> This separates the result into three:
>
>  representable signed integer
>  representable unsigned integer (your new Integer.MIN_VALUE case)
>  unknown result (exception)
Maybe I misunderstood you, but with my suggested changes, the method
would never throw an exception, because the gcd of two (signed) ints can
never be greater than 2^31 (just like with the methods Math.abs(int) and
Math.abs(long)), and the case of 2^31 is the /only/ case where the
method currently throws an exception.
> If you change the current method, documented to never return a negative value, dependent
downstream code may break. Since this is unreleased code the downstream code can be assumed
to be just that in [numbers] so this may not be a major issue.
I've already looked through the usages of the two gcd methods in
[numbers], and there are very few, and none of them rely on the method
throwing an exception if the gcd is the max value of the corresponding
data type (although one usage case could be simplified, which is the
example in the Fraction(int, int) constructor I mentioned).
As you yourself said, separate methods like gcdUnsigned, while
potentially useful, would provide a solution to a completely different
problem than the one I described, which is that the /arguments/ should
be treated as unsigned integers, not the result.
On 7/20/19 2:30 PM, Alex Herbert wrote:
>
>> On 20 Jul 2019, at 10:53, Heinrich Bohne <heinrich.bohne@gmx.at> wrote:
>>
>> I have suggestion regarding what to do with the special cases
>> Integer.MIN_VALUE and Long.MIN_VALUE in the methods from ArithmeticUtils
>> that calculate the greatest common divisor of two ints or longs.
>> Currently, these methods throw an ArithmeticException if the GCD of the
>> arguments is 2^31 or 2^63, respectively. However, what if, instead,
>> these methods simply returned 2^31 and 2^63 in these special cases? I
>> think this would have several advantages:
>>
>>  By returning 2^31 and 2^63, the methods will /always/ return a
>> unique "representation" of the GCD, even if this representation may,
>> under one predictable circumstance, not be the GCD itself but its
>> additive inverse. An exception, on the other hand, implies that the GCD
>> cannot be represented and is therefore less useful.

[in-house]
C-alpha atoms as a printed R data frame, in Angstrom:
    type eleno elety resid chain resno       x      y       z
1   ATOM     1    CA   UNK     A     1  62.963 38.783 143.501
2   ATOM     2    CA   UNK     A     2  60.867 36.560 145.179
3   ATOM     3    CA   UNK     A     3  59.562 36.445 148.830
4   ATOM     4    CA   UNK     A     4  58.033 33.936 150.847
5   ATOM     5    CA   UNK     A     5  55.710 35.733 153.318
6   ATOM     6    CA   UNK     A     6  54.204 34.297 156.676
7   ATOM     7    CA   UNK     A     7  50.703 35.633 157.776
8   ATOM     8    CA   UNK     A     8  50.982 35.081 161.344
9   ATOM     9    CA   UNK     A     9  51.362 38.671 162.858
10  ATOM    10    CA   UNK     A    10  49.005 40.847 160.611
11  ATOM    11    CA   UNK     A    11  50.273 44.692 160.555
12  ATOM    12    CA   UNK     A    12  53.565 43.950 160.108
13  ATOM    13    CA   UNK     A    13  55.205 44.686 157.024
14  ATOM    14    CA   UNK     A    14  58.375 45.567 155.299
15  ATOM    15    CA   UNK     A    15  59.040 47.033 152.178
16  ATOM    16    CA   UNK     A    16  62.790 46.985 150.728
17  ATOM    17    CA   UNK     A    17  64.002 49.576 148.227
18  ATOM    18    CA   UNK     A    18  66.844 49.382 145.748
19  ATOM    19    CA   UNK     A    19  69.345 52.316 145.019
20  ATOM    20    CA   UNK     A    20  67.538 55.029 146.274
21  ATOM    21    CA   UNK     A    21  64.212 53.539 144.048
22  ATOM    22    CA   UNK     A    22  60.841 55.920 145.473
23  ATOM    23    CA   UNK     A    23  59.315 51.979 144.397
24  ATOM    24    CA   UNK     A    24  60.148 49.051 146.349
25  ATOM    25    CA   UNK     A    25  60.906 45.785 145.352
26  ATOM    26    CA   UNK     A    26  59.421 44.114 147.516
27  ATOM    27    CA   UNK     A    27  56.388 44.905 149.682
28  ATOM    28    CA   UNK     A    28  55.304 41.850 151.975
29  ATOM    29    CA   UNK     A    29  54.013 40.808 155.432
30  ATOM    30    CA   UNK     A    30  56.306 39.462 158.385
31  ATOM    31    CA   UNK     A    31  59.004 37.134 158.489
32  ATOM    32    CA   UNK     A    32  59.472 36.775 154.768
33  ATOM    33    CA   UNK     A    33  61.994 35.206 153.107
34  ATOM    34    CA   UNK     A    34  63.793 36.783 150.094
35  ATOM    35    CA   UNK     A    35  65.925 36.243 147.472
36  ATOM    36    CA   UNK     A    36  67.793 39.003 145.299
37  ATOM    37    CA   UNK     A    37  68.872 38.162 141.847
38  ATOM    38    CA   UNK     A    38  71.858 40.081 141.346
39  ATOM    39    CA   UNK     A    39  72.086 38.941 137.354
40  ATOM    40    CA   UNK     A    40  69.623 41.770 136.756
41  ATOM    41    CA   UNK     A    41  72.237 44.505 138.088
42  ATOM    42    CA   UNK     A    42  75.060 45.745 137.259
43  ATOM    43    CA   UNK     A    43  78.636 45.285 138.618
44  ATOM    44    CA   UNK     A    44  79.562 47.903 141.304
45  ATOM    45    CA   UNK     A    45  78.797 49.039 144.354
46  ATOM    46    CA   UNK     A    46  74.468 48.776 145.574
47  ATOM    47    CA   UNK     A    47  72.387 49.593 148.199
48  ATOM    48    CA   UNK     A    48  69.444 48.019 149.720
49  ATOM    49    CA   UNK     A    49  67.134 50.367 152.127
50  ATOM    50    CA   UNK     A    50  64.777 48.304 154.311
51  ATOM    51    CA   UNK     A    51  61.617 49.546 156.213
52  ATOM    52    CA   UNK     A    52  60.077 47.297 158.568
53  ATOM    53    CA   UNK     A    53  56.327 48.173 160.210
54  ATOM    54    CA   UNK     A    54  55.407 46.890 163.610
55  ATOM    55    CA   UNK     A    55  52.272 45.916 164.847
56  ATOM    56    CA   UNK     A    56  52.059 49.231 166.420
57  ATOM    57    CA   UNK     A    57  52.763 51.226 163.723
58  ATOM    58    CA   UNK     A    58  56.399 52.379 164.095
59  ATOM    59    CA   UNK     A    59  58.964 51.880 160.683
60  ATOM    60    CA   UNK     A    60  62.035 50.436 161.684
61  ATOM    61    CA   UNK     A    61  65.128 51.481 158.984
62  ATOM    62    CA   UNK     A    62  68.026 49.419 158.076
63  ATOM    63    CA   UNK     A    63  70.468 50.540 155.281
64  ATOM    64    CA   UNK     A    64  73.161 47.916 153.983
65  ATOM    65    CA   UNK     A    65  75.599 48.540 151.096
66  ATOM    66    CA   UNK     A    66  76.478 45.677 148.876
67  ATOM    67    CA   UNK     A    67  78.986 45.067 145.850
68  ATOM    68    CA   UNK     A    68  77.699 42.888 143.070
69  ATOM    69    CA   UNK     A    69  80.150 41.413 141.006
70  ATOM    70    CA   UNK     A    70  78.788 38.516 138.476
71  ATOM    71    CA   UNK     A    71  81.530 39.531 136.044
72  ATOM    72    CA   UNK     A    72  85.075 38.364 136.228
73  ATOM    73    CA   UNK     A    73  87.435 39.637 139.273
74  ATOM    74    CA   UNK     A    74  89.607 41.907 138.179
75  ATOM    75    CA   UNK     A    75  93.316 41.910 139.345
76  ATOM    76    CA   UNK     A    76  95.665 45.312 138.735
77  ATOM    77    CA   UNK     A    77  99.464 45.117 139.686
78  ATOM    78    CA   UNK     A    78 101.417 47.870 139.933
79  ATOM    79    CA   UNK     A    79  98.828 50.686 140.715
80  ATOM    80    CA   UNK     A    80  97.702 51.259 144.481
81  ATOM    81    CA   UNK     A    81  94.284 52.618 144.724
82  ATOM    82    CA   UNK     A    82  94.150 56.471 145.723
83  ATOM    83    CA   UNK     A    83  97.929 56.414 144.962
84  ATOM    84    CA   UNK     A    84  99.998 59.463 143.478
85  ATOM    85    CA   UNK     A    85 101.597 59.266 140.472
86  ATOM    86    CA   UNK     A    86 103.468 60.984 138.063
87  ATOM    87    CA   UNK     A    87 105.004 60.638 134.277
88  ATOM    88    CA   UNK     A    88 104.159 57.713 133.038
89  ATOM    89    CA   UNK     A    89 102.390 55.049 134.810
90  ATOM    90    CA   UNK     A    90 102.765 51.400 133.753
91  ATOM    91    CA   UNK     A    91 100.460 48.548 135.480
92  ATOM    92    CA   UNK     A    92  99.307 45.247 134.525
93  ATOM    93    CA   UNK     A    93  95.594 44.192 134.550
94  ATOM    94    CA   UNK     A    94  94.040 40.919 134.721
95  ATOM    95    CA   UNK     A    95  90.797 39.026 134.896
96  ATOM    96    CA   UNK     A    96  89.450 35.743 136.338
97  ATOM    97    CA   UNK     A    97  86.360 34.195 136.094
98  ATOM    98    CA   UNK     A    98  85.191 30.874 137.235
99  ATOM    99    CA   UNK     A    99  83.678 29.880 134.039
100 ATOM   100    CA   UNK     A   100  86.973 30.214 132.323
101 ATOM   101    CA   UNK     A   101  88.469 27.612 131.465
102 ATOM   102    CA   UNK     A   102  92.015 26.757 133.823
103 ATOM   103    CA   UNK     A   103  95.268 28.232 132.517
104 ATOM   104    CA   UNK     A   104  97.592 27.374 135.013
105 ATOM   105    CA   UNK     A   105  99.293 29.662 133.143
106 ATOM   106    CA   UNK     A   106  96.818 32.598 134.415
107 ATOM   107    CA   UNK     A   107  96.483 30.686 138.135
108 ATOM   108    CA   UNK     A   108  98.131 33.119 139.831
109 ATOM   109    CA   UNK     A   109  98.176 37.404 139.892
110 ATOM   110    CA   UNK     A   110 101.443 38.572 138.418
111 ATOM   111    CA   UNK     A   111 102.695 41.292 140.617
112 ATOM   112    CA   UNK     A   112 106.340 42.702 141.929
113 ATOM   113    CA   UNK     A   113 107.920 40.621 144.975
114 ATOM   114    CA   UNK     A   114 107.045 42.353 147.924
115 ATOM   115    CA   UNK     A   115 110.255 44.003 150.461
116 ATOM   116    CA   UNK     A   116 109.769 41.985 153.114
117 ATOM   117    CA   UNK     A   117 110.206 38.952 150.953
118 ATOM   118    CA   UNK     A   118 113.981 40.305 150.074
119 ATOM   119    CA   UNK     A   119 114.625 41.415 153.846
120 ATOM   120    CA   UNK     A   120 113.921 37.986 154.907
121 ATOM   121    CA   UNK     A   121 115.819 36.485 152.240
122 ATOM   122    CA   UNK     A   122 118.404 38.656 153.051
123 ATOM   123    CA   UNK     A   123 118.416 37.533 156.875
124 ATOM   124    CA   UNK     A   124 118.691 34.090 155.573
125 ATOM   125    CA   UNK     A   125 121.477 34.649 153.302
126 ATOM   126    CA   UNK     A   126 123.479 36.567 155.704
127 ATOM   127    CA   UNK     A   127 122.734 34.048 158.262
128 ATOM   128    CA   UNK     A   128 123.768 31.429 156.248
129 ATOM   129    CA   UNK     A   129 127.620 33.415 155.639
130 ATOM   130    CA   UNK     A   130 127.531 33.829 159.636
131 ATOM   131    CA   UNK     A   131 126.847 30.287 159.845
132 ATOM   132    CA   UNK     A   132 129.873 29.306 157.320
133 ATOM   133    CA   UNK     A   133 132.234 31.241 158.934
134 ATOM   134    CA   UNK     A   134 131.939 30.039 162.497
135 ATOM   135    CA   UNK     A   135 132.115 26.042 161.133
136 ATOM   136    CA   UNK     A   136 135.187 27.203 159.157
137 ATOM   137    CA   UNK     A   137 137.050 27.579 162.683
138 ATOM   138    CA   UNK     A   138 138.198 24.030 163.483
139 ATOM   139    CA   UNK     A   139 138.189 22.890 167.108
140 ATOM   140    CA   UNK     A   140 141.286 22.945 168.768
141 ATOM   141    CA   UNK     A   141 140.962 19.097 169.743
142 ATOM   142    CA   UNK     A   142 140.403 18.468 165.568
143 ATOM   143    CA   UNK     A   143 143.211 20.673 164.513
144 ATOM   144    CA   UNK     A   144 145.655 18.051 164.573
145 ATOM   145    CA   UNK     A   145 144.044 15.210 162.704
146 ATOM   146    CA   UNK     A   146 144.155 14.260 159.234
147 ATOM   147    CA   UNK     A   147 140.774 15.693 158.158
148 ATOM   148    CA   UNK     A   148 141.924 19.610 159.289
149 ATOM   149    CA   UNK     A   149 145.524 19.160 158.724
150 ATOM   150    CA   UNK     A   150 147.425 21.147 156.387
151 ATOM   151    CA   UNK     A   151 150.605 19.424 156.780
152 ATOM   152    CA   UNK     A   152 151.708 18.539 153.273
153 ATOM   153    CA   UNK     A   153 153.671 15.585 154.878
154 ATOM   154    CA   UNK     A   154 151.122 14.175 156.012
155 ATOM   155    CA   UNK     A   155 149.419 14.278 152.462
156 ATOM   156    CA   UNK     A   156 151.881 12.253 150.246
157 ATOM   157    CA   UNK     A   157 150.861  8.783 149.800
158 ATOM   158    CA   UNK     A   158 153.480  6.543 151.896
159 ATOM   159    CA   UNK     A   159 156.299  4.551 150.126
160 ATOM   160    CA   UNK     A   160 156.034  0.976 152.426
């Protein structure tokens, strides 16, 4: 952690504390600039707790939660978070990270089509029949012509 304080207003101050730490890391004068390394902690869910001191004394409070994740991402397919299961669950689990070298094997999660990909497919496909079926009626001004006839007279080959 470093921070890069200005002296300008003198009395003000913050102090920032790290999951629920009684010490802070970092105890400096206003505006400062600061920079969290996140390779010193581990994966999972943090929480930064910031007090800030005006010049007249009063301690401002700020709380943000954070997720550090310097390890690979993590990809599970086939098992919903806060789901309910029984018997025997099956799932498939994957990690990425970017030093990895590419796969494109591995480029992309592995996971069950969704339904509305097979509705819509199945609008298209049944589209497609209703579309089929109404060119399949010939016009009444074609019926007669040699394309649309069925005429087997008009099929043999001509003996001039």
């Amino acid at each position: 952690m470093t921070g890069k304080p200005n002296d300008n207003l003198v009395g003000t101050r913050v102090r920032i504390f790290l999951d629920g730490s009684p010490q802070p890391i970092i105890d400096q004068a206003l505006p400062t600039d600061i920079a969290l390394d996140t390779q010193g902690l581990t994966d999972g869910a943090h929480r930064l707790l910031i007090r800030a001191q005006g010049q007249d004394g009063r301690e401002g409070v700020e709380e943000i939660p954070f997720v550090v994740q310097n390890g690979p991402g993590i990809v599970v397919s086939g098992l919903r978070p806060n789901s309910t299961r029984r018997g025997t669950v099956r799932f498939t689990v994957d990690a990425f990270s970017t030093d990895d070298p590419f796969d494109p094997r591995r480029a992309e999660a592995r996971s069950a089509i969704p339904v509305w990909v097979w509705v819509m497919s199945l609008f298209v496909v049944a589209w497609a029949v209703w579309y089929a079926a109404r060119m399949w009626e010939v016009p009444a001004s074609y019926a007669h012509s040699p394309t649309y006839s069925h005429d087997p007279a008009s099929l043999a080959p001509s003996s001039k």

>>  Throwing an exception is more expensive than returning 2^31 or 2^63.
>>  If the distinction between the GCD and its additive inverse matters
>> to the caller, the caller would have to handle the case of
>> Integer.MIN_VALUE or Long.MIN_VALUE separately in any case, whether the
>> method throws an exception or returns 2^31 or 2^63. There may,
>> however, be cases, where this distinction does not matter, for example,
>> if the caller just wants to check if two numbers are coprime or not (in
>> fact, there already is such a case, namely in the constructor
>> Fraction(int, int) from the fraction module). An exception would then
>> force the caller to handle the case separately, whereas this would not
>> be necessary if the method returned 2^31 or 2^63.
>>  The practice of returning Integer.MIN_VALUE and Long.MIN_VALUE in
>> place of 2^31 and 2^63 is precedented in the Java library itself:
>> Math.abs(int) and Math.abs(long) return the respective min values if the
>> argument is that min value, so a similar design in the gcd methods would
>> be more consistent with the Java API than throwing an exception.
> This separates the result into three:
>
>  representable signed integer
>  representable unsigned integer (your new Integer.MIN_VALUE case)
>  unknown result (exception)
>
> If you change the current method, documented to never return a negative value, dependent
downstream code may break. Since this is unreleased code the downstream code can be assumed
to be just that in [numbers] so this may not be a major issue.
>
> I can see the usefulness in this approach if the input int/long are treated as unsigned
integers. If treated as signed integers then to get the Integer.MIN_VALUE case for the GCD
would require at least one argument being Integer.MIN_VALUE. This is an extreme edge case.
>
> Is there merit in a duplicate method to handle unsigned integers:
>
> ArithmeticUtils.gcdUnsigned(int, int)
> ArithmeticUtils.gcdUnsigned(long, long)
>
> However if this follows the JDK 8 unsigned method convention (Integer.toUnsignedString,
Integer.divideUnsigned, etc) the input would be assumed to already be unsigned bits. So if
you are working with signed integers you would have to call this using Math.abs() to convert
twos compliment negative values to unsigned:
>
> int v1 = Integer.MIN_VALUE;
> int v2 = Integer.MIN_VALUE;
> // Greatest common divisor as unsigned 32bit int
> int gcd = ArithmeticUtils.gcdUnsigned(Math.abs(v1), Math.abs(v2));
>
> This is more work than updating the current method, documented to only work in the range
up to 2^311, and I donâ€™t have use cases to determine if an extra method is worth it.
>
> So:
>
> 1. Make your changes and fix any dependent code in [numbers]
> 2. Add new unsigned methods and change any dependent code in [numbers] that care about
this edge case result
>
> Note: I am not familiar with the GCD algorithm and have had a quick look to see if it
can be converted for unsigned. Given it seems to use Math.abs and Math.min on numbers that
must be positive signed integers I would say it would work with a bit of conversion to use
custom functions wrapping Integer.compareUnsigned(). The rest of the code just uses bit shifts
and integer subtraction which work the same for signed and unsigned numbers. (The bit shift
would have to be changed from >>= to >>>=).
>
> Opinions?
>
>> 
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